The Complete Beginners Guide to Improving Your Hand Drawing
Article by Carlos Cortés
Hand drawing is not just essential in landscape architecture. It’s also fun! Here we have the complete beginners guide to improving your hand drawing.
Do you feel amazed when looking at other people’s drawings or sketches? Do you think you don’t have what it takes to do your own hand drawings? Give a try —you might be surprised.
Landscape architects use hand drawing to express ideas visually. It’s also a tool to analyze and explore the environment. If you are not sure on how to start or think you lack the ability, take a look at our guide.
Here, we will show you some tips to start improving your hand drawing skills.
Improving Your Hand Drawing
First of All, Can You Draw?
If you can talk, you can sing
If you have fun, you can draw!
Of course you can draw — you probably have being doing it for a while, even if it was just back when you were a child or today scrawling lines when you are bored. It’s really not a matter of learning to draw, but recognizing that you actually can.
WATCH >>> Why people believe they can’t draw – and how to prove they can | Graham Shaw | TEDxHull
We are all born artists. This means that we all have the talent and ability to express ourselves through different mediums, in this case hand drawing. As we grow up, we might keep developing those skills. But if we don’t, we will need to start where we left off.
Just be patient and practice!
Some of the things that block us are directly related to our minds. Take a look at the 10 Reasons Why You Still Suck at Drawing, by Nick Shannon
It’s All About Having Fun!
The main reason we stop doing something is because we are not having fun doing it. The fact is that to master a skill, we must practice a lot. But if we don’t find our activity enjoyable, we are going to quit sooner or later.
It’s no different with hand drawing. The secret is to put aside all of our pre-conceived notions and get lost in our drawing. Hand drawing will make you more conscious of the environment and you will be able to express your ideas in a clearer way. But the benefits of drawing go beyond strictly work. This is why art therapy is becoming more and more popular nowadays as an alternative to reduce stress.
Try different things, from perspectives and forms to techniques. Feed your imagination by watching the work of others. Risk and let your pen flow.
WATCH >>> Why you should practice drawing
Watch and Copy Method
This is a method to apply whenever we are learning something new. We learn by watching and then doing. What we watch and then replicate is what we call technique — and there’s good technique and bad technique.
How do we differentiate between good technique and bad technique?
Bad technique looks forced and can deteriorate our material, such as pens, pencils, and the paper we use. It can also cause long-term injuries such as wrist pain. On the other hand, good technique looks relaxed; it allows you to understand what you are doing, and it’s a money saver!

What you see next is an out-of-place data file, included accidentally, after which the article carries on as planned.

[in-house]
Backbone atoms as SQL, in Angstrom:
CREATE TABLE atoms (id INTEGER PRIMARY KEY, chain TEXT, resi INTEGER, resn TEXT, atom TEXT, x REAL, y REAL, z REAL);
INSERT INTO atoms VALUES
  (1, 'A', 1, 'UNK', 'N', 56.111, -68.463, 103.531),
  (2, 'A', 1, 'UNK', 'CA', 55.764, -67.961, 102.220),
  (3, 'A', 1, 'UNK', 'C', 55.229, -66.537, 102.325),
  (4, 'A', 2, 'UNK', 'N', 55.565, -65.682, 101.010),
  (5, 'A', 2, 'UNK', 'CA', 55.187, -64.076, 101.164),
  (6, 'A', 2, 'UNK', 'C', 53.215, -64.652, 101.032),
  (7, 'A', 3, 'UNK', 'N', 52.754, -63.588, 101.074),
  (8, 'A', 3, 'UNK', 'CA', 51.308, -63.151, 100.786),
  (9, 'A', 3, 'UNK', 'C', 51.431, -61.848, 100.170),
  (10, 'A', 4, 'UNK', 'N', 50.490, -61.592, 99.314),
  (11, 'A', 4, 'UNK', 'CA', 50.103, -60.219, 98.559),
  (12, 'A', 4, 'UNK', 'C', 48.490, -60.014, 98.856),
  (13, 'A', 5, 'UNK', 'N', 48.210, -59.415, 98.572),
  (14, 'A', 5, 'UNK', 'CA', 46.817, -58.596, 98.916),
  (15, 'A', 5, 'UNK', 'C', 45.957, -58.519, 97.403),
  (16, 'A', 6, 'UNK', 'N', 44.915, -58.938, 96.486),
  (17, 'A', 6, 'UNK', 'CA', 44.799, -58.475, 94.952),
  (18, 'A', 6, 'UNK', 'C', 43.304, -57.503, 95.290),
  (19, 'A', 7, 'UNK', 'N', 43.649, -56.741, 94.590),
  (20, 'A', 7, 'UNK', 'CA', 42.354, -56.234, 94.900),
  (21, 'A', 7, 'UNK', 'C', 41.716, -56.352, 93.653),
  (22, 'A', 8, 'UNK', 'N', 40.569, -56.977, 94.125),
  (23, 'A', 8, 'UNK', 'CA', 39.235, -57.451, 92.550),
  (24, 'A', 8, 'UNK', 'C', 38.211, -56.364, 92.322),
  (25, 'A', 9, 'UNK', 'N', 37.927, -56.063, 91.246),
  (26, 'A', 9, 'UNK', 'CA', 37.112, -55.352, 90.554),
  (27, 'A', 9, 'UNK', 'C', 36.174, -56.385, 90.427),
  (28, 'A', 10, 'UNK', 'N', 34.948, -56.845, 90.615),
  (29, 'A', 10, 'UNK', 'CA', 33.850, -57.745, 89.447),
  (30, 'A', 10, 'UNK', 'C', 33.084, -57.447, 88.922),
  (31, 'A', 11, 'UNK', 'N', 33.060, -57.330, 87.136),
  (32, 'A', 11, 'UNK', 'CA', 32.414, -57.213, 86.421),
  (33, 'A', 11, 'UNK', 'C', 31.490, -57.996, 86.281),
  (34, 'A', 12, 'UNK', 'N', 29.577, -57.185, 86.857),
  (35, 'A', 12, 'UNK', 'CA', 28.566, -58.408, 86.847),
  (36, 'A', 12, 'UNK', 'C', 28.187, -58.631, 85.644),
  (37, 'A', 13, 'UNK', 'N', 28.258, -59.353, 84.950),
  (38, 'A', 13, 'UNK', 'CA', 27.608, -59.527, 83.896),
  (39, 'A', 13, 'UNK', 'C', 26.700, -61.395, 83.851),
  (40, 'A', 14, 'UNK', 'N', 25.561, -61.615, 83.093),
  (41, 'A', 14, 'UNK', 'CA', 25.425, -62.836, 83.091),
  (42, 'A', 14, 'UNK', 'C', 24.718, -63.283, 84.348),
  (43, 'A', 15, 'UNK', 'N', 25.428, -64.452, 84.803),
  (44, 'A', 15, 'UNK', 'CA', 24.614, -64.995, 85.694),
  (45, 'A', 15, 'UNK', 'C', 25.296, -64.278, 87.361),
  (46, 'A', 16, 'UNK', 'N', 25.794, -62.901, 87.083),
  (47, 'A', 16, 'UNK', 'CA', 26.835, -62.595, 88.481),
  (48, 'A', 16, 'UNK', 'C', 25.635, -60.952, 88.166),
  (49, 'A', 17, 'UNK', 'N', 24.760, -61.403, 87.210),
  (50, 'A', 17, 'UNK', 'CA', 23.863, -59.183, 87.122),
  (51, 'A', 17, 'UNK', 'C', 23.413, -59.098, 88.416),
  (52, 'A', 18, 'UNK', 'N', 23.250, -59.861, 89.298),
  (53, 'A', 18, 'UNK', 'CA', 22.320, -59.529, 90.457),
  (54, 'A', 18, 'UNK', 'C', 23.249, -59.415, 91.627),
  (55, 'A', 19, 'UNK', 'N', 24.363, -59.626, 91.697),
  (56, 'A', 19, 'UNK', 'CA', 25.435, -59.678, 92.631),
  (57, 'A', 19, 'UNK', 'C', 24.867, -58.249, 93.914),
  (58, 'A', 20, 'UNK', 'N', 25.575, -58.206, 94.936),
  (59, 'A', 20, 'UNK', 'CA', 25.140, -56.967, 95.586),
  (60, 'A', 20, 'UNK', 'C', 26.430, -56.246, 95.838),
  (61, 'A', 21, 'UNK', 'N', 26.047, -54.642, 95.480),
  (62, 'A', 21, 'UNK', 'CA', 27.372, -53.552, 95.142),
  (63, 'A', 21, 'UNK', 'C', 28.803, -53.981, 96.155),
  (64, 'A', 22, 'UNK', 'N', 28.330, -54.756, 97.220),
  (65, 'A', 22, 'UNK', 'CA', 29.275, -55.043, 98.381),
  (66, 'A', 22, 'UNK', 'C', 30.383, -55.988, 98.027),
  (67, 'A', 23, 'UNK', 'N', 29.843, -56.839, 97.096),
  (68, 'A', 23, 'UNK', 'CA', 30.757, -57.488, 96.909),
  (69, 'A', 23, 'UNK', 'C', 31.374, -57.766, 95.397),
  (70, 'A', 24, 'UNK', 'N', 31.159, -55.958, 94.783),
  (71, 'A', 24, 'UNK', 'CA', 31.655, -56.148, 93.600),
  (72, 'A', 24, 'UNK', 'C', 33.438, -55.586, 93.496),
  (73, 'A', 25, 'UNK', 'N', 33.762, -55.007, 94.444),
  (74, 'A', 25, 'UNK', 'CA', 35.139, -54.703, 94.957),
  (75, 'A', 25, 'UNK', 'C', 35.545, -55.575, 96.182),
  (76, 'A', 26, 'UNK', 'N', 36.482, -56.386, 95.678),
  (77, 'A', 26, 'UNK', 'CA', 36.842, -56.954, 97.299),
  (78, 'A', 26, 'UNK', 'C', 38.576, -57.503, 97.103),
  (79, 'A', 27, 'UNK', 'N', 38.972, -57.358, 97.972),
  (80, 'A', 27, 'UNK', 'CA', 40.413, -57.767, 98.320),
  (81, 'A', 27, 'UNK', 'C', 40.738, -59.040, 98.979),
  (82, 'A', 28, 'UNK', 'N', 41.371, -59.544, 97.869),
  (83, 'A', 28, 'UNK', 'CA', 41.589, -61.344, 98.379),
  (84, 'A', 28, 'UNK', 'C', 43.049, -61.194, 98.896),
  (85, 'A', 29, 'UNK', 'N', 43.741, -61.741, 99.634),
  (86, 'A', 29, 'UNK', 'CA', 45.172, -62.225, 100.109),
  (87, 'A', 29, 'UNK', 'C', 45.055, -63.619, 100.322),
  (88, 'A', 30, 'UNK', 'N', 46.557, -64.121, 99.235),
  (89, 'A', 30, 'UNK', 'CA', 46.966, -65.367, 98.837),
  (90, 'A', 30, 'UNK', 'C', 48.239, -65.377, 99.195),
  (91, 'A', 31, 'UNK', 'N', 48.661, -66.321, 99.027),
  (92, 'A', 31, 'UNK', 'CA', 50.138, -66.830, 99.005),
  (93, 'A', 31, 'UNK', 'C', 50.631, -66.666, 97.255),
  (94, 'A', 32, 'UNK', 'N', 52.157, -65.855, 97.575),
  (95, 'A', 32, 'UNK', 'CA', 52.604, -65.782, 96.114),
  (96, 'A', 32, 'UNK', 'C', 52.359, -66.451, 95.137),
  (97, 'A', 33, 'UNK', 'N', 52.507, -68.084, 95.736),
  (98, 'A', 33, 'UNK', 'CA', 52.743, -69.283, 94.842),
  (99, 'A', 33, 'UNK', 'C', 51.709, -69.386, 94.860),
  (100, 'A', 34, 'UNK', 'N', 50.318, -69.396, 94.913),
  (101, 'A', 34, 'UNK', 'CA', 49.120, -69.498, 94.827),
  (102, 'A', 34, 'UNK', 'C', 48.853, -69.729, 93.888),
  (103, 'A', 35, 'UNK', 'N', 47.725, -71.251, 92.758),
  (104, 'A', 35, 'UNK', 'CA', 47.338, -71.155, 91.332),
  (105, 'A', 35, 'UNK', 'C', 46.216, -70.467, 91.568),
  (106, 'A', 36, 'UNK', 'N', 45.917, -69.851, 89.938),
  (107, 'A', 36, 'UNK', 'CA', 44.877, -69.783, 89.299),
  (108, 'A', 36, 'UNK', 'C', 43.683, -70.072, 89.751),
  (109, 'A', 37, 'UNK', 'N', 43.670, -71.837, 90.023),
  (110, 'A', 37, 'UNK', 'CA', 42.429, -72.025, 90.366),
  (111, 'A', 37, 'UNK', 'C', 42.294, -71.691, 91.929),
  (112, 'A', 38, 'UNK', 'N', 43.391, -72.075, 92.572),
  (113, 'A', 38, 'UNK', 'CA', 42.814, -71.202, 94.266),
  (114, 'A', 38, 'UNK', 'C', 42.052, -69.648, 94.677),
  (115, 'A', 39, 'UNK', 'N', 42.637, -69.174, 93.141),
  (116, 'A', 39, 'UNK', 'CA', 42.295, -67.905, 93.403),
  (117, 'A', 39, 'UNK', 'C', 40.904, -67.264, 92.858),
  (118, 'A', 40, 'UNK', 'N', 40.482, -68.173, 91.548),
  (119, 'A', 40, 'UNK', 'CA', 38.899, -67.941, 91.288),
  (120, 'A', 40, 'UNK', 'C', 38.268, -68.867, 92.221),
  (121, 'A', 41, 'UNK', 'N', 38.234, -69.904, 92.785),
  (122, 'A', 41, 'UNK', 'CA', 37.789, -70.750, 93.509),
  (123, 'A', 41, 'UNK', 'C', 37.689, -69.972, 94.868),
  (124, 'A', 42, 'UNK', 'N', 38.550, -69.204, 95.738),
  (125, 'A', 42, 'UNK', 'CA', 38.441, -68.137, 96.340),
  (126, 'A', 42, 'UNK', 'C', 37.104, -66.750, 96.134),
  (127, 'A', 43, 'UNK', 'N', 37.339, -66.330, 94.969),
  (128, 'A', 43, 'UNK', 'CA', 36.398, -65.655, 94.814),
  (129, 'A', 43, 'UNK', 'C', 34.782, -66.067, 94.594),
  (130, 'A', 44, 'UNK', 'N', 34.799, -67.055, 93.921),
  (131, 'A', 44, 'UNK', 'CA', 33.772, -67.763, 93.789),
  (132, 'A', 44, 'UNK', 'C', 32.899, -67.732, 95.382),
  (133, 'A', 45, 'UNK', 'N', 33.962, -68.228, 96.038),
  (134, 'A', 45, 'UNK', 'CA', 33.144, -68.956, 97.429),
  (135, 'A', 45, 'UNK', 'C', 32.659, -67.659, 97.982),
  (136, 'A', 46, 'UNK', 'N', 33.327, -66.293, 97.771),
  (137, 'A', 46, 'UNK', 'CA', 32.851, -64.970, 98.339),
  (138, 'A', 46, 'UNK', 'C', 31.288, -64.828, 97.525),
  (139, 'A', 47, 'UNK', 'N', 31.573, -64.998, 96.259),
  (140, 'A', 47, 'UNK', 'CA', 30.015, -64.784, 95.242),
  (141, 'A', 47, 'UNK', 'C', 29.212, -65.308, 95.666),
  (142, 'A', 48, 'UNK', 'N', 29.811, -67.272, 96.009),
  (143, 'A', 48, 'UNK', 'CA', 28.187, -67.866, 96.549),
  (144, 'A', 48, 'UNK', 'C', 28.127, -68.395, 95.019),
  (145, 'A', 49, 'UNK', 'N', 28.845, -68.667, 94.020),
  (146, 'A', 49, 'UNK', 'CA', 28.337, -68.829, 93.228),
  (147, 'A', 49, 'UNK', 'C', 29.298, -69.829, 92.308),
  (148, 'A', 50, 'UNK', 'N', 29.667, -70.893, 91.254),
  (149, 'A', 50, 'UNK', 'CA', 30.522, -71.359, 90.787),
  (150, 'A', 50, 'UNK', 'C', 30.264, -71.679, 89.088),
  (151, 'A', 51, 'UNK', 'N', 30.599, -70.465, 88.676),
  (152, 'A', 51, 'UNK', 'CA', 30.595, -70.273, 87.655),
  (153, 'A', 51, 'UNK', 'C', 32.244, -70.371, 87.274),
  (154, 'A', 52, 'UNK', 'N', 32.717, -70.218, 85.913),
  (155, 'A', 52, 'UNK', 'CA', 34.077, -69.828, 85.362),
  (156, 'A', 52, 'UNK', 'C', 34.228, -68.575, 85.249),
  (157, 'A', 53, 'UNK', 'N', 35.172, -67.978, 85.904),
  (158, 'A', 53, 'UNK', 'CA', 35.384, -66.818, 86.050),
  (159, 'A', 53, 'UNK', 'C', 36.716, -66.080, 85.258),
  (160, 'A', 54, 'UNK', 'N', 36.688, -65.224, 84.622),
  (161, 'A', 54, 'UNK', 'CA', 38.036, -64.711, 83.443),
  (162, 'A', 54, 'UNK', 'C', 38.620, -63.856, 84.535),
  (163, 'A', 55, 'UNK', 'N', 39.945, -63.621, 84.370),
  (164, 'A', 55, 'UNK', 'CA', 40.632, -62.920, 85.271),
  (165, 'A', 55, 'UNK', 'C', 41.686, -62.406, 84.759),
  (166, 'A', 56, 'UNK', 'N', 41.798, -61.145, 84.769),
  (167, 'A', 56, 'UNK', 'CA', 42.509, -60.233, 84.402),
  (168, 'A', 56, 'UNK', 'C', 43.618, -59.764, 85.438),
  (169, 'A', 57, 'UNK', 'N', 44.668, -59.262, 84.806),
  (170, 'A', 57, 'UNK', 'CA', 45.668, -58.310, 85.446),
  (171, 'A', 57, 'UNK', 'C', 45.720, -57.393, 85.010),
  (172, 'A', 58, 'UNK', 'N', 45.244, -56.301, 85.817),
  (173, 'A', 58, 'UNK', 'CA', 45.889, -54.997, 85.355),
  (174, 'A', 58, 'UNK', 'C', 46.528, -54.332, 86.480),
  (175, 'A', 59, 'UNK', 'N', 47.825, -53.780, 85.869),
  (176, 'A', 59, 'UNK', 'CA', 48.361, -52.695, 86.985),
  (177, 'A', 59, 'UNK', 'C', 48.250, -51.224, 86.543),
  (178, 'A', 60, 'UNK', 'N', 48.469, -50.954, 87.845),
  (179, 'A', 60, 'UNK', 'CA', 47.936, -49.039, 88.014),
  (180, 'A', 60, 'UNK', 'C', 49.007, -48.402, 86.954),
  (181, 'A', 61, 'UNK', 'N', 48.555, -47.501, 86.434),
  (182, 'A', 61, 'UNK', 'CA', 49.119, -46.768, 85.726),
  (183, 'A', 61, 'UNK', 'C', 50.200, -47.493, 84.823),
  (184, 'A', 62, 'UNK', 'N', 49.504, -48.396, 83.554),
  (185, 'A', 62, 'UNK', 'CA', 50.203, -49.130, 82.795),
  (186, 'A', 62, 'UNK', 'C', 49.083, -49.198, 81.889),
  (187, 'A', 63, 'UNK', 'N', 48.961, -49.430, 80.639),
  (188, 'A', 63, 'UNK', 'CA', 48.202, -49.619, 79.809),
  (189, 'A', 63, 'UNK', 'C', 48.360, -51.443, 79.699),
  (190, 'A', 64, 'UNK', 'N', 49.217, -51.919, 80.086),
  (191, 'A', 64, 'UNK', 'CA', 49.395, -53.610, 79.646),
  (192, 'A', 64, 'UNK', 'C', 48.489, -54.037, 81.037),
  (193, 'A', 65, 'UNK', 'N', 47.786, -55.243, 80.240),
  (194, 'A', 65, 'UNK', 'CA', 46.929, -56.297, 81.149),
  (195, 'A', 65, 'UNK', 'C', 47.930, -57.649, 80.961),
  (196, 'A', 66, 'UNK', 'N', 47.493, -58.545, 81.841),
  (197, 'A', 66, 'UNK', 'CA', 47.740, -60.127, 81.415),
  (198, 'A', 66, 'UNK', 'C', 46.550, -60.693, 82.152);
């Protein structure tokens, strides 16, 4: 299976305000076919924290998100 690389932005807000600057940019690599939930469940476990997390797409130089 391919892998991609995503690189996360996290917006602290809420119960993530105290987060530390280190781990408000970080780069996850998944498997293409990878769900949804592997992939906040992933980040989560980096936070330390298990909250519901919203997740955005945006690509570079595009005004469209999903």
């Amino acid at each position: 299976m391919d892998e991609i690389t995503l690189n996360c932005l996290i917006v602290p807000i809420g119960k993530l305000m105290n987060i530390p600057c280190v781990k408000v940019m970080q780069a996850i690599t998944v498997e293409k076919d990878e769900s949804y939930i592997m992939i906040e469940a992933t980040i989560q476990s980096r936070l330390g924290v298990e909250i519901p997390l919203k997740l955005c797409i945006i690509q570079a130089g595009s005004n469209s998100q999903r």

WATCH >>> Linescapes: How to draw a tree
What makes a drawing incredible and beautiful is the creator’s essence. You might want to draw in a specific style or like someone you really admire, but at the end of the day, your creations will be unique.
The more you practice, the closer you will get to your very own style. This will allow you to know what suits you and your drawings better. You will be able to solve problems faster and bring people your personal view of a project or idea.
Practice, Practice, and More Practice
From 10 minutes per day to a four-hour class, what really matters is that you draw daily. You can pick your goals and objectives, such as filling a sketchbook with trees, and another one with rocks, patterns, clouds, etc. Then you will have the evidence on how much you have improved your skills.
WATCH >>> How to start a Landscape Sketch
Those are the basics for every beginner at hand drawing. With the right motivation and constant practice, your drawings will become the best tool for your projects, but also something you enjoy doing, not just for work. Drawings are our thoughts on paper, and this may help you to achieve clarity of ideas and self-knowledge.
Remember that most of the roadblocks are in our minds. Copy what feels good, but don’t force yourself to be like someone else. Practice makes the master, and as Pablo Picasso once said, “Inspiration exists, but it has to find you working.”
What tips would you give someone who is a complete beginner when it comes to drawing? Let us know in the comments below!
- Drawing for the Absolute Beginner: A Clear & Easy Guide to Successful Drawing (Art for the Absolute Beginner) by Mark Willenbrink
- You Can Draw in 30 Days: The Fun, Easy Way to Learn to Draw in One Month or Less by Mark Kistler
Article by Carlos Cortés
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